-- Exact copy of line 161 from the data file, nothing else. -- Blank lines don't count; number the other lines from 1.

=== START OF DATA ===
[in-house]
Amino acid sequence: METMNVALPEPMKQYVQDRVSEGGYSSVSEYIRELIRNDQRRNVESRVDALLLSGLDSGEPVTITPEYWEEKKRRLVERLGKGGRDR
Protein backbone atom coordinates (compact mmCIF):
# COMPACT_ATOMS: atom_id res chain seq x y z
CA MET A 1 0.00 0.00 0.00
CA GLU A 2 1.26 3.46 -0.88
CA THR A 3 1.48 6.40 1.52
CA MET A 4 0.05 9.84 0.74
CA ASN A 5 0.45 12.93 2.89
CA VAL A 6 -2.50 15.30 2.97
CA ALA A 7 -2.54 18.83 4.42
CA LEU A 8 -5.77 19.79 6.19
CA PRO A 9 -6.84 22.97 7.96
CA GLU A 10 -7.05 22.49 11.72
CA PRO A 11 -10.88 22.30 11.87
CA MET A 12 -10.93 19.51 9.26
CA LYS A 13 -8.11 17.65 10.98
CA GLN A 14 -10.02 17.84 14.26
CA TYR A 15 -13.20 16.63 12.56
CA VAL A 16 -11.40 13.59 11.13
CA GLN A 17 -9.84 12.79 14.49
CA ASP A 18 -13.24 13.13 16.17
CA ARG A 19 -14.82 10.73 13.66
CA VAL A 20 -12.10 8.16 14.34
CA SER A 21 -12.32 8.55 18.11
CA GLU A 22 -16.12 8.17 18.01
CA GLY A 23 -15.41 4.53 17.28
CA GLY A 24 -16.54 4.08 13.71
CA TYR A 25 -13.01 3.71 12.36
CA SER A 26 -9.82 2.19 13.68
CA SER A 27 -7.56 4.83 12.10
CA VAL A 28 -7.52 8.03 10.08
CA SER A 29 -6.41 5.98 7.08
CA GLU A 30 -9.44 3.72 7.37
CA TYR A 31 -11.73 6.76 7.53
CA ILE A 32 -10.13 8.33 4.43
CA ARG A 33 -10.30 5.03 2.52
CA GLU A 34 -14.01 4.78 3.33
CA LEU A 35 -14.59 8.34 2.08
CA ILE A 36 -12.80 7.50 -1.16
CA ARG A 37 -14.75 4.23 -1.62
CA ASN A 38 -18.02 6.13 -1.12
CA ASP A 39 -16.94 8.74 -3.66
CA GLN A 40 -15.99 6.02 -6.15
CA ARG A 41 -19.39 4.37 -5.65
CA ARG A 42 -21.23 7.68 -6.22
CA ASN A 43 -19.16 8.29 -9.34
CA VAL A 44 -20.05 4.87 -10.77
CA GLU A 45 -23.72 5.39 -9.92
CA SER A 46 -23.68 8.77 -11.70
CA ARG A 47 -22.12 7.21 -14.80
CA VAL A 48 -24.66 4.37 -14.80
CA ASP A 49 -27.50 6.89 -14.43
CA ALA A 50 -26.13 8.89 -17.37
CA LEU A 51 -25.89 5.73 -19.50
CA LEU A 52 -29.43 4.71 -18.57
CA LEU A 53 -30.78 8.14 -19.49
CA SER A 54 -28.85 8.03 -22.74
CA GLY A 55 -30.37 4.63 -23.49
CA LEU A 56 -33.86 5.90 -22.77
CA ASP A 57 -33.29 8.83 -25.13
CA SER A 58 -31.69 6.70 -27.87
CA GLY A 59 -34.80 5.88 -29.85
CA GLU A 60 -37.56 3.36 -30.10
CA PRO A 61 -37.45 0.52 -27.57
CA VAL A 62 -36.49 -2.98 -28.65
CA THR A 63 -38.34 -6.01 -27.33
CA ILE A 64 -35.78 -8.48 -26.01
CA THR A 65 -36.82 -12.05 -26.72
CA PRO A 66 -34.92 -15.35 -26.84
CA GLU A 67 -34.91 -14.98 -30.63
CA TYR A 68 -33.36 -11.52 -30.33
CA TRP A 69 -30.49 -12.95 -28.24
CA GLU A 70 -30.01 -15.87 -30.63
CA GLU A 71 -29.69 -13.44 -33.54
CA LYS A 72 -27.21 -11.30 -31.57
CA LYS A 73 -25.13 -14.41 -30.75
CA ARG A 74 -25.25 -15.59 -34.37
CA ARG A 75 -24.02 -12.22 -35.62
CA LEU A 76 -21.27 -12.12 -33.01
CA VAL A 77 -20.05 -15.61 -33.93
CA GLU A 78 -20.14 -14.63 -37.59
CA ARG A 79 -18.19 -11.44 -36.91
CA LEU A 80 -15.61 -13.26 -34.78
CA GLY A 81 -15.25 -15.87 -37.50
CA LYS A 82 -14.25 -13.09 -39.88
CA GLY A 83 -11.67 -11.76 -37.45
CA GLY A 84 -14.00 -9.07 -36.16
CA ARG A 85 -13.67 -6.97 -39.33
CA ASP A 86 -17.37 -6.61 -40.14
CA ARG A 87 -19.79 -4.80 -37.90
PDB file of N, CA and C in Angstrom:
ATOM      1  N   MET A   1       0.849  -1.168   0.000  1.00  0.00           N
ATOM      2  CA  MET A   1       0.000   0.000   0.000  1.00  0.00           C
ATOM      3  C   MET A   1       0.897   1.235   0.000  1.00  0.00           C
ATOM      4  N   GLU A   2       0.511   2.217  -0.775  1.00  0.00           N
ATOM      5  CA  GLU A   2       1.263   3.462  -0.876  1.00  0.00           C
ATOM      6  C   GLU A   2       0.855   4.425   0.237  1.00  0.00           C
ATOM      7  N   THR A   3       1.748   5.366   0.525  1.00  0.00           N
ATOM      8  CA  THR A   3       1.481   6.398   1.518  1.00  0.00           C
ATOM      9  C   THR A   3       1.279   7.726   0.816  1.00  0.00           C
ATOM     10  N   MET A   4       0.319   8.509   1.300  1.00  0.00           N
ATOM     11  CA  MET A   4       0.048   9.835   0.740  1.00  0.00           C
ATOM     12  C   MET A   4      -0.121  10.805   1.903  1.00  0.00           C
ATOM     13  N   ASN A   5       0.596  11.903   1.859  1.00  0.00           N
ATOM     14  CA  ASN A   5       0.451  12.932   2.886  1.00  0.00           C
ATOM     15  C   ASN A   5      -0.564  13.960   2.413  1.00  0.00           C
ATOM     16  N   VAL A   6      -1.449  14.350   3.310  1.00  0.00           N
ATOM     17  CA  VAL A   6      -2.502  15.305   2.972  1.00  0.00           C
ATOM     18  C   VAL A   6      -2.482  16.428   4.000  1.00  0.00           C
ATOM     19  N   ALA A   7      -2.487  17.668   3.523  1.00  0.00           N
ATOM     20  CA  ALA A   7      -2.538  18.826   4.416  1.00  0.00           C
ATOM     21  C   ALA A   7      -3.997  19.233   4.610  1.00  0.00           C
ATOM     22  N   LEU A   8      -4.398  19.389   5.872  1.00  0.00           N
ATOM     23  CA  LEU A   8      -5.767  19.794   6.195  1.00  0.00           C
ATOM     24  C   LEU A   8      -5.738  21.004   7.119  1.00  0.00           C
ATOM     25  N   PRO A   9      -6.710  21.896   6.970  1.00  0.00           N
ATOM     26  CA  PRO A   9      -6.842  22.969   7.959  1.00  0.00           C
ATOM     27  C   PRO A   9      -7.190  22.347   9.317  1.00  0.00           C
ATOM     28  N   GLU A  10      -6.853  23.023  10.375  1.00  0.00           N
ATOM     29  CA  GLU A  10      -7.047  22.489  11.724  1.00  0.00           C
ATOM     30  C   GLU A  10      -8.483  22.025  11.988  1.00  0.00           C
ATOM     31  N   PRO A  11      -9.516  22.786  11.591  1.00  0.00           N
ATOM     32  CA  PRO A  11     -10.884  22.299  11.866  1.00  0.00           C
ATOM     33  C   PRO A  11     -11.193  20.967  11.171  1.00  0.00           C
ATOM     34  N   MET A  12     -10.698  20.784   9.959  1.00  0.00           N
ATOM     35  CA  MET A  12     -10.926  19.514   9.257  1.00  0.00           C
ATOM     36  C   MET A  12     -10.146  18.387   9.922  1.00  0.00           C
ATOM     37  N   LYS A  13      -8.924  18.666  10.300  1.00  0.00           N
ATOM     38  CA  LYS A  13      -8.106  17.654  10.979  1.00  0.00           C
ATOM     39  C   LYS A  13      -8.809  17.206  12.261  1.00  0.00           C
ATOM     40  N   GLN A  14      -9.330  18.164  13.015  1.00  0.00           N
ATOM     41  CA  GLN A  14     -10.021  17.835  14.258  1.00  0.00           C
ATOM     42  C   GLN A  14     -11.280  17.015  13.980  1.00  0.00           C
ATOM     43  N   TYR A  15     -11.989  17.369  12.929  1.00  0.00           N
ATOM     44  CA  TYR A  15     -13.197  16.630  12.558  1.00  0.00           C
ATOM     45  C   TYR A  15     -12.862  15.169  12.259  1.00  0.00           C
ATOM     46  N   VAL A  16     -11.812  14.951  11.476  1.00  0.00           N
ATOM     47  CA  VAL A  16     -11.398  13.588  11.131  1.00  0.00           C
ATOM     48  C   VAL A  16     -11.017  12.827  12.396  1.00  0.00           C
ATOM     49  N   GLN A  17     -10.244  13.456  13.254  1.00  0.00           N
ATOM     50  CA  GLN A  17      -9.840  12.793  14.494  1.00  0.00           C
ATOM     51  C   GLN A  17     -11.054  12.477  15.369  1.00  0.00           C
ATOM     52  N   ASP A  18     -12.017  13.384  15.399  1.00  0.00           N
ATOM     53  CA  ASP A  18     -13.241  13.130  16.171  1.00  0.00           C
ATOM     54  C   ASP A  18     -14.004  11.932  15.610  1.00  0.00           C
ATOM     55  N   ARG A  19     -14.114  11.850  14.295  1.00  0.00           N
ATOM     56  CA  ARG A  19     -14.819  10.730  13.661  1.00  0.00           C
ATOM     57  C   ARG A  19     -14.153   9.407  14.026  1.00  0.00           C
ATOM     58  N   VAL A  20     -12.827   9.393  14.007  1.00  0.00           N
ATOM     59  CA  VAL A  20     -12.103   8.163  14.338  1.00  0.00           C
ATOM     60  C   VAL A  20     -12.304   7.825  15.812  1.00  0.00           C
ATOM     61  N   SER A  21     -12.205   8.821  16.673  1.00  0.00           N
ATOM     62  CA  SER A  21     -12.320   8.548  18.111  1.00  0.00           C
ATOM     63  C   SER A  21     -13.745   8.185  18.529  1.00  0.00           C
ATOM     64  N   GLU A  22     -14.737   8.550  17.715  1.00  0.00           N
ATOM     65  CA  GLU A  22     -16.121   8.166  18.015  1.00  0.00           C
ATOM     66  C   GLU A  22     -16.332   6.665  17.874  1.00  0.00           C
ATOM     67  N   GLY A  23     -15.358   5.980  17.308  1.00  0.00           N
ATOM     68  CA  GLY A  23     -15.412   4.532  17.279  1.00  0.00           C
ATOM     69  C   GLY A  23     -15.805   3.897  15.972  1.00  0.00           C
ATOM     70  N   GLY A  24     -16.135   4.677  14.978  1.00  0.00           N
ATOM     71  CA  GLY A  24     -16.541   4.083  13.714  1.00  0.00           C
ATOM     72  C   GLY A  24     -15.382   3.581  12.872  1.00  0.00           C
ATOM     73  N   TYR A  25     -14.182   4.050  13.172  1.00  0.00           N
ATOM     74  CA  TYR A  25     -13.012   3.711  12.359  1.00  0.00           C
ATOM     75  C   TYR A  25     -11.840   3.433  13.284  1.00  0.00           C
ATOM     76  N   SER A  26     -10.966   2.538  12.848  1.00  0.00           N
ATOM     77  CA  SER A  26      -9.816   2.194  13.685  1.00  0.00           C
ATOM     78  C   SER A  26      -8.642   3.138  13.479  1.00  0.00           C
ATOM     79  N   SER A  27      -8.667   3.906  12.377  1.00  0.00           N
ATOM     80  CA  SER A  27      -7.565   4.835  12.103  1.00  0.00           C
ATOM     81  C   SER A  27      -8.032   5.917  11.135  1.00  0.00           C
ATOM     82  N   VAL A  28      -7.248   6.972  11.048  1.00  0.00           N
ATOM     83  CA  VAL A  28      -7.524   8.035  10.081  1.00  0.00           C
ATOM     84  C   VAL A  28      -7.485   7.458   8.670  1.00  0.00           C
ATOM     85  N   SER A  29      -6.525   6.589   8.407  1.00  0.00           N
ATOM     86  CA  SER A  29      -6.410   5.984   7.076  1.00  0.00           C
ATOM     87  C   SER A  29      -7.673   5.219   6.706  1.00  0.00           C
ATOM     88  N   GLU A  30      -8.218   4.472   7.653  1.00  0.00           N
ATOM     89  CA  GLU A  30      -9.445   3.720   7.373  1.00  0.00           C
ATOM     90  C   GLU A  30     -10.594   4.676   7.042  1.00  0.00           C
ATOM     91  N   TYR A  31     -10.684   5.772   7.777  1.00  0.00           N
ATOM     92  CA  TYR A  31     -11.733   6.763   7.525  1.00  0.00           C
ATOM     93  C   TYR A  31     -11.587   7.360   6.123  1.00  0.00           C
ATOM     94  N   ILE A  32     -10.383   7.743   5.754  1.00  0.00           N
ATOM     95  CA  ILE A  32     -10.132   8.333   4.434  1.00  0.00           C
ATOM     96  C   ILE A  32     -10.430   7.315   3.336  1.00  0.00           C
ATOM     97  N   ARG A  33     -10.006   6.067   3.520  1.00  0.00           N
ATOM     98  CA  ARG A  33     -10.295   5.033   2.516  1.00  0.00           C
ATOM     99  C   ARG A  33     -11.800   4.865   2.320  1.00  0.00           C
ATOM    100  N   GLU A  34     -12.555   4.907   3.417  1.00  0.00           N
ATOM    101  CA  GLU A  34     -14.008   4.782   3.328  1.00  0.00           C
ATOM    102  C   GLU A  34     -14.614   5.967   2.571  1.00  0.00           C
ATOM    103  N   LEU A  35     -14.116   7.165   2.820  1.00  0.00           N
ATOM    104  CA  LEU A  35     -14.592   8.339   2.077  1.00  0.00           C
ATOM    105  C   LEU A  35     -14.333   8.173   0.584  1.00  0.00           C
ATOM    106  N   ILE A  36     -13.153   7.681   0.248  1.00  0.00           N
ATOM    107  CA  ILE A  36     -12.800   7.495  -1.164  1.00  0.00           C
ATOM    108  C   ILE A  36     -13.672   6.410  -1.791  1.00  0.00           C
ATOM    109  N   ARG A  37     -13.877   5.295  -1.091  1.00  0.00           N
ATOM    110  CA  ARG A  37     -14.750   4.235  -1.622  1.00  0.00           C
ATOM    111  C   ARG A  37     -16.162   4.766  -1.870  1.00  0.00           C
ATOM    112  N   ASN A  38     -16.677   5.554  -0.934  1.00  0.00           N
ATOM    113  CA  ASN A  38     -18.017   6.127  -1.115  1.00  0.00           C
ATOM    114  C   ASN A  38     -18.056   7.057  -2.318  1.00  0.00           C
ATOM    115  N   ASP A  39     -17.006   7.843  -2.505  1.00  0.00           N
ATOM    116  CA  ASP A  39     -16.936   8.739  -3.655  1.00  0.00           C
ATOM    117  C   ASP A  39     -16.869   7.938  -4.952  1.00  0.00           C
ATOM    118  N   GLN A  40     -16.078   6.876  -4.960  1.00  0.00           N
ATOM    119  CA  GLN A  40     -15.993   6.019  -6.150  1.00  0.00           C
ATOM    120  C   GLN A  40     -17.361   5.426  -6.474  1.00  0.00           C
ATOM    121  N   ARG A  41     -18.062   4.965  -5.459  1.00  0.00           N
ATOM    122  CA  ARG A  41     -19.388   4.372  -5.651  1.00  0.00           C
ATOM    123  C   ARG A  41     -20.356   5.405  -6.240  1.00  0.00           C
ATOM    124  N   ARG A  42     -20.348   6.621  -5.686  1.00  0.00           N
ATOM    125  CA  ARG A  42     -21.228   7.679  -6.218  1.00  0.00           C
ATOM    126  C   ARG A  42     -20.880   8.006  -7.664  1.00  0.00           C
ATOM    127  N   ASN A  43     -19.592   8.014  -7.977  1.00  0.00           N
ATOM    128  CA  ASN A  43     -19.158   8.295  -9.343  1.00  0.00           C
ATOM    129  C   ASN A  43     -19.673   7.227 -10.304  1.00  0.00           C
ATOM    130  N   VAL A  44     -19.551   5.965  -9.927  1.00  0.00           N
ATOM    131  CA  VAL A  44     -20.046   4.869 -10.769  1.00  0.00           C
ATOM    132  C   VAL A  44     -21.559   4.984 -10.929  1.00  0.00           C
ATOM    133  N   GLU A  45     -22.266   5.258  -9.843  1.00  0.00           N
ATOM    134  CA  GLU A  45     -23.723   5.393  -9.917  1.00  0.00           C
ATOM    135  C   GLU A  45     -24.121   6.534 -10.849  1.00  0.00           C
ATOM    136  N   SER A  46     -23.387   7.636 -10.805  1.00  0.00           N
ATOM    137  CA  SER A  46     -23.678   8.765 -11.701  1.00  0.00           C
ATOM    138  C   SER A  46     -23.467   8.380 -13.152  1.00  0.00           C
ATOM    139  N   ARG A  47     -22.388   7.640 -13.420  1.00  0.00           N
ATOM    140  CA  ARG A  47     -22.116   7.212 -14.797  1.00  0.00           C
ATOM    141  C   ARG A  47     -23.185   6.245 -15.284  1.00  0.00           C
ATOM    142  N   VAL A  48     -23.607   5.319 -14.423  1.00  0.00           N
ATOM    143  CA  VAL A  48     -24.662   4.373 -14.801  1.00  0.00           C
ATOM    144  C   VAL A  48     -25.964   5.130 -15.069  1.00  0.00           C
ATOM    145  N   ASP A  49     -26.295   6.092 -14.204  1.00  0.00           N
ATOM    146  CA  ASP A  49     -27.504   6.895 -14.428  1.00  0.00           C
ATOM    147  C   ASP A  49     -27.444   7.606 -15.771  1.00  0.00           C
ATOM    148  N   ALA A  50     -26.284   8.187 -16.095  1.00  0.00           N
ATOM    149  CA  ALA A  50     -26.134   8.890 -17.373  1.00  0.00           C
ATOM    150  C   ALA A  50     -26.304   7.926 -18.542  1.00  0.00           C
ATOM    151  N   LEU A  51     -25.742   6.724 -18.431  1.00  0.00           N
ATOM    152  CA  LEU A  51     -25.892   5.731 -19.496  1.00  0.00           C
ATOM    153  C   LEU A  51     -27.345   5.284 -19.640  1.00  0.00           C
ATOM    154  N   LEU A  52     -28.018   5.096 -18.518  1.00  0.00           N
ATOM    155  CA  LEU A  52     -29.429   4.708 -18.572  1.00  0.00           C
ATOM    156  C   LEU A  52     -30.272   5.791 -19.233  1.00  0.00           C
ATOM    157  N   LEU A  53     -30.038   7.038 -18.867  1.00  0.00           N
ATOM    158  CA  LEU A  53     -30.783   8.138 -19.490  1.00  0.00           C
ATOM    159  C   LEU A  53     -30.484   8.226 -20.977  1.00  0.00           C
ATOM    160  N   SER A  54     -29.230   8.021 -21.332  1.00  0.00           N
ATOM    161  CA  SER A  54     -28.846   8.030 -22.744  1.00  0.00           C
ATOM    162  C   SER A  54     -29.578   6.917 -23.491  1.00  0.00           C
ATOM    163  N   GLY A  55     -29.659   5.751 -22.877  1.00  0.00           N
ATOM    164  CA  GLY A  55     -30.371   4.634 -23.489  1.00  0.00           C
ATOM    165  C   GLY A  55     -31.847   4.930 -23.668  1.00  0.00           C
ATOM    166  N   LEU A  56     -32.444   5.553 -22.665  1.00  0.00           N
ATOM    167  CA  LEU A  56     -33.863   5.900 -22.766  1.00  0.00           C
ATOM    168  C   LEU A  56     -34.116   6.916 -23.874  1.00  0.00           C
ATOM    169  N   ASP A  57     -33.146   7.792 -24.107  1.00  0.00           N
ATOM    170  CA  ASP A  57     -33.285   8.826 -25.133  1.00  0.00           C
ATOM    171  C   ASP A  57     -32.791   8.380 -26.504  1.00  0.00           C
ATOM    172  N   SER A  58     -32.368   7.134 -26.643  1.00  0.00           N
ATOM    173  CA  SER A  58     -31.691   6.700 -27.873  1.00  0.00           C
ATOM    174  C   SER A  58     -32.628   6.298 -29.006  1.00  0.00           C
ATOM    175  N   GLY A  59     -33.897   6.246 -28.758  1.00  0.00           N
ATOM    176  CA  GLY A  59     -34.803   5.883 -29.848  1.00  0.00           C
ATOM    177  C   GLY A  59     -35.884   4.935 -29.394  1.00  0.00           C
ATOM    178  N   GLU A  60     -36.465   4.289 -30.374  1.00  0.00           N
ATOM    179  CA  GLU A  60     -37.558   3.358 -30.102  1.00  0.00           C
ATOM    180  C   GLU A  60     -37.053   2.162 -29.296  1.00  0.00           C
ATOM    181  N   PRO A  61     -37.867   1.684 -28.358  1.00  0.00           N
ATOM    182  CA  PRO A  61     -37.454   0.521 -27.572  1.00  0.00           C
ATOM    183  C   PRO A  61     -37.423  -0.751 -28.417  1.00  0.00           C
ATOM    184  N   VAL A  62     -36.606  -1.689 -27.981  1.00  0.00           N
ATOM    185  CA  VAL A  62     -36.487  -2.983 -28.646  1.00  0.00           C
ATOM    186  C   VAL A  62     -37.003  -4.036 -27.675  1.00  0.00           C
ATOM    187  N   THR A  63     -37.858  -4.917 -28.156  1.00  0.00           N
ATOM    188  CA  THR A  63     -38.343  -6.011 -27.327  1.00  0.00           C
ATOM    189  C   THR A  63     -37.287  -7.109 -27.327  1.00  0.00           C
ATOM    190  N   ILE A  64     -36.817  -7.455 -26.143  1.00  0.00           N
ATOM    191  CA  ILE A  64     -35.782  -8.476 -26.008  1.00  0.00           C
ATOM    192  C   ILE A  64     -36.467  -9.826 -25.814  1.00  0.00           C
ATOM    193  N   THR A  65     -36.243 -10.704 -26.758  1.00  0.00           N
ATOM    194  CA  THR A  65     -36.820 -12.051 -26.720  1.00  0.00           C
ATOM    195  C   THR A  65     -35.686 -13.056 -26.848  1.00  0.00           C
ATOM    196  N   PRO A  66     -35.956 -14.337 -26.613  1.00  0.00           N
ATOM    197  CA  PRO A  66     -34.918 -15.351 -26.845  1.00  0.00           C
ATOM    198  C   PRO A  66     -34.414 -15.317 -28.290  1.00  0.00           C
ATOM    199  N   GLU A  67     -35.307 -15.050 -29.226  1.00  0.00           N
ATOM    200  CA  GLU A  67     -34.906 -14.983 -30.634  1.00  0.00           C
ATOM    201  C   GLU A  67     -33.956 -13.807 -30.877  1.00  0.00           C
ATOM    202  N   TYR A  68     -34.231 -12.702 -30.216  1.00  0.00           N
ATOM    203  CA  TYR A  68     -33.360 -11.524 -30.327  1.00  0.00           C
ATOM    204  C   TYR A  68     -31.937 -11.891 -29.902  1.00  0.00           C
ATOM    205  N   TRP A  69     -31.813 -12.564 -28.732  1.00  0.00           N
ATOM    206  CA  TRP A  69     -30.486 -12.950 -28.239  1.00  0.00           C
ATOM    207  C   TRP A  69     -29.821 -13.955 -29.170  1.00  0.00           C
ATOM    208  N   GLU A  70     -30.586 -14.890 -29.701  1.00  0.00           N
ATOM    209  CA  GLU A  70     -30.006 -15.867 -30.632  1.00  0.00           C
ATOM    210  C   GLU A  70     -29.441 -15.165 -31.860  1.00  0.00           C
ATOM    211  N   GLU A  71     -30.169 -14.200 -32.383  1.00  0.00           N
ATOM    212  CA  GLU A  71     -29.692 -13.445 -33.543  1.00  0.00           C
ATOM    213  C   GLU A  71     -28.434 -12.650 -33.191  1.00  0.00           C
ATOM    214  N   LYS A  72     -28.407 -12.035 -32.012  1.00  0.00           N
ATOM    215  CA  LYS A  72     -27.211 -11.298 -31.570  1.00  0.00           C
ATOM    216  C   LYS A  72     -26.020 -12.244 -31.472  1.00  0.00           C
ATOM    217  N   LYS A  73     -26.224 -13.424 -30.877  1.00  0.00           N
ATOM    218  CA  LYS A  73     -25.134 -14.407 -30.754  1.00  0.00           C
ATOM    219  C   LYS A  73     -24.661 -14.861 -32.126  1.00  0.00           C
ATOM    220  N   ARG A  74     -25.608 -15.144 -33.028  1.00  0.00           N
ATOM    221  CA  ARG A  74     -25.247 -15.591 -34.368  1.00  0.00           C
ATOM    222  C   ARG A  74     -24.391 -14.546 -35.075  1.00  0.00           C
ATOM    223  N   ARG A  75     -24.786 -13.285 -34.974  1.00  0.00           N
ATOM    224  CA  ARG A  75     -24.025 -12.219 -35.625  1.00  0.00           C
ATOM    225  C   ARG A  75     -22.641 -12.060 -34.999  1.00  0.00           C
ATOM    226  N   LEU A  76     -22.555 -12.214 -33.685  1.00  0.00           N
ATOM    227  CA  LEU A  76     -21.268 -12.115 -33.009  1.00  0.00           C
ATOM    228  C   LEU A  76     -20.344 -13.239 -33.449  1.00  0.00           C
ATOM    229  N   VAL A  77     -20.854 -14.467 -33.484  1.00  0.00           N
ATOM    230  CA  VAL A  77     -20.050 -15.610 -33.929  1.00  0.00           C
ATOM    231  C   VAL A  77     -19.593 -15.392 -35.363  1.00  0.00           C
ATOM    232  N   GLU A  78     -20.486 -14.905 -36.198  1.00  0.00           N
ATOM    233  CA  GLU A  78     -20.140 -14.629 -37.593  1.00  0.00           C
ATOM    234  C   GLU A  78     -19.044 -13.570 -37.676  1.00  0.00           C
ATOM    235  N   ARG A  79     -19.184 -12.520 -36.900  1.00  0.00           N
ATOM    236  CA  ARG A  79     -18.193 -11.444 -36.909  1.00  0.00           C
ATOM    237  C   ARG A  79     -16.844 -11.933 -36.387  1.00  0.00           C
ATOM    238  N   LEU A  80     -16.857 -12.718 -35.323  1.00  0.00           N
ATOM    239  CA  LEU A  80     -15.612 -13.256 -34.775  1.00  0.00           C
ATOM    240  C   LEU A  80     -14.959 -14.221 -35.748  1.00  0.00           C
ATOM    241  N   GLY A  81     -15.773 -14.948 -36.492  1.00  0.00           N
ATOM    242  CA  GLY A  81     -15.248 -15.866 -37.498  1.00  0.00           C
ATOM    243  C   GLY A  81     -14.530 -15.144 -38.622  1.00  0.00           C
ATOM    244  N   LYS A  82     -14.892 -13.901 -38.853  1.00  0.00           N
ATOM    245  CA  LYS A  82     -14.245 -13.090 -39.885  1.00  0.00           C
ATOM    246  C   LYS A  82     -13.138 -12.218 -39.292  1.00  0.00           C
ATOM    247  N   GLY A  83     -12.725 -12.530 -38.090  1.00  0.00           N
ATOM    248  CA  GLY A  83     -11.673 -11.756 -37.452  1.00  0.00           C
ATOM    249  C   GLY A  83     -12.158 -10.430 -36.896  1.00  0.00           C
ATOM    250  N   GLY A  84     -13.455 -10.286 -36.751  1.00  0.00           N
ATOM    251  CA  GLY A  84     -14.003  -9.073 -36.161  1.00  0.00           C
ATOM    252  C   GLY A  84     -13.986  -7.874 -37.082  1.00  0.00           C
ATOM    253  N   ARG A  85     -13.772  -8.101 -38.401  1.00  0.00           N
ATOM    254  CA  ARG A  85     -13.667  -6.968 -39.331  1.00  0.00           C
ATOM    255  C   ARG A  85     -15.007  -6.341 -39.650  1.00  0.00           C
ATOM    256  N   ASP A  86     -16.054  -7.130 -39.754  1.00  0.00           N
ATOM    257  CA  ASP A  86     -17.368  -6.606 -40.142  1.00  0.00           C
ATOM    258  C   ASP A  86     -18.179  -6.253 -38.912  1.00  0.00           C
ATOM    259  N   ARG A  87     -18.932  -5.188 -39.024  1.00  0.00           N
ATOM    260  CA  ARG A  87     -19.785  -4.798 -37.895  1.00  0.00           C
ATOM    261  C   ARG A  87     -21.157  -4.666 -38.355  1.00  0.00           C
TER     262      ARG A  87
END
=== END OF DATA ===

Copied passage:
ATOM     69  C   GLY A  23     -15.805   3.897  15.972  1.00  0.00           C